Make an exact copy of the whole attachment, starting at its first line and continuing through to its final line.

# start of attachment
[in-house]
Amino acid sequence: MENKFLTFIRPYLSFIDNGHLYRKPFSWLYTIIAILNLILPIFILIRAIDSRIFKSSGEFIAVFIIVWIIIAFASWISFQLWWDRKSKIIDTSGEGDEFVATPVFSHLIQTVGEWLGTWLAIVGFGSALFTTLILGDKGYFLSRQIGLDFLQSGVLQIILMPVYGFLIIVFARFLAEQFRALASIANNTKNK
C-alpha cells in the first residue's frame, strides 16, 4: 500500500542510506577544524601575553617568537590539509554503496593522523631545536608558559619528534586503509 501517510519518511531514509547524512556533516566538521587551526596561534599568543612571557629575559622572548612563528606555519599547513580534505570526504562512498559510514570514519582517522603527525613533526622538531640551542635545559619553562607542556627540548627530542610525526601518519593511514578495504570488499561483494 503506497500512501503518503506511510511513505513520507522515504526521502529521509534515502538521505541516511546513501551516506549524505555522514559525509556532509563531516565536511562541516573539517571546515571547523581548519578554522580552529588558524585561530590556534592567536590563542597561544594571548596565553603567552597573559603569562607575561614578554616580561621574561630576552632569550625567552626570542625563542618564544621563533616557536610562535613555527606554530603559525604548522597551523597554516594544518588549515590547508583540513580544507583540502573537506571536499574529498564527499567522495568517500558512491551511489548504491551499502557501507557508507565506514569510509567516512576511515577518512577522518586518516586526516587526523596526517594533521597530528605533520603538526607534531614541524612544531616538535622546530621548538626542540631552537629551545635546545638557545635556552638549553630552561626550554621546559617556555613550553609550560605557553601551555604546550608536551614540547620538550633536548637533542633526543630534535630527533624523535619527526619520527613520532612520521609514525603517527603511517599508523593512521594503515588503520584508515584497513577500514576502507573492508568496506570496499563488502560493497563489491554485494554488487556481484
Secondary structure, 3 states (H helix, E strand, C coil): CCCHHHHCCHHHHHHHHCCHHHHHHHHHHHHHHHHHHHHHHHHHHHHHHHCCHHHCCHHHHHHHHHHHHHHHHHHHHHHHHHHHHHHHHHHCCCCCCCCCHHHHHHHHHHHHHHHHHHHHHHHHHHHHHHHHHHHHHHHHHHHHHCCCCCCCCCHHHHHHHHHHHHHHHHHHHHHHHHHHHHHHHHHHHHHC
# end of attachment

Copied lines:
[in-house]
Amino acid sequence: MENKFLTFIRPYLSFIDNGHLYRKPFSWLYTIIAILNLILPIFILIRAIDSRIFKSSGEFIAVFIIVWIIIAFASWISFQLWWDRKSKIIDTSGEGDEFVATPVFSHLIQTVGEWLGTWLAIVGFGSALFTTLILGDKGYFLSRQIGLDFLQSGVLQIILMPVYGFLIIVFARFLAEQFRALASIANNTKNK
C-alpha cells in the first residue's frame, strides 16, 4: 500500500542510506577544524601575553617568537590539509554503496593522523631545536608558559619528534586503509 501517510519518511531514509547524512556533516566538521587551526596561534599568543612571557629575559622572548612563528606555519599547513580534505570526504562512498559510514570514519582517522603527525613533526622538531640551542635545559619553562607542556627540548627530542610525526601518519593511514578495504570488499561483494 503506497500512501503518503506511510511513505513520507522515504526521502529521509534515502538521505541516511546513501551516506549524505555522514559525509556532509563531516565536511562541516573539517571546515571547523581548519578554522580552529588558524585561530590556534592567536590563542597561544594571548596565553603567552597573559603569562607575561614578554616580561621574561630576552632569550625567552626570542625563542618564544621563533616557536610562535613555527606554530603559525604548522597551523597554516594544518588549515590547508583540513580544507583540502573537506571536499574529498564527499567522495568517500558512491551511489548504491551499502557501507557508507565506514569510509567516512576511515577518512577522518586518516586526516587526523596526517594533521597530528605533520603538526607534531614541524612544531616538535622546530621548538626542540631552537629551545635546545638557545635556552638549553630552561626550554621546559617556555613550553609550560605557553601551555604546550608536551614540547620538550633536548637533542633526543630534535630527533624523535619527526619520527613520532612520521609514525603517527603511517599508523593512521594503515588503520584508515584497513577500514576502507573492508568496506570496499563488502560493497563489491554485494554488487556481484
Secondary structure, 3 states (H helix, E strand, C coil): CCCHHHHCCHHHHHHHHCCHHHHHHHHHHHHHHHHHHHHHHHHHHHHHHHCCHHHCCHHHHHHHHHHHHHHHHHHHHHHHHHHHHHHHHHHCCCCCCCCCHHHHHHHHHHHHHHHHHHHHHHHHHHHHHHHHHHHHHHHHHHHHHCCCCCCCCCHHHHHHHHHHHHHHHHHHHHHHHHHHHHHHHHHHHHHC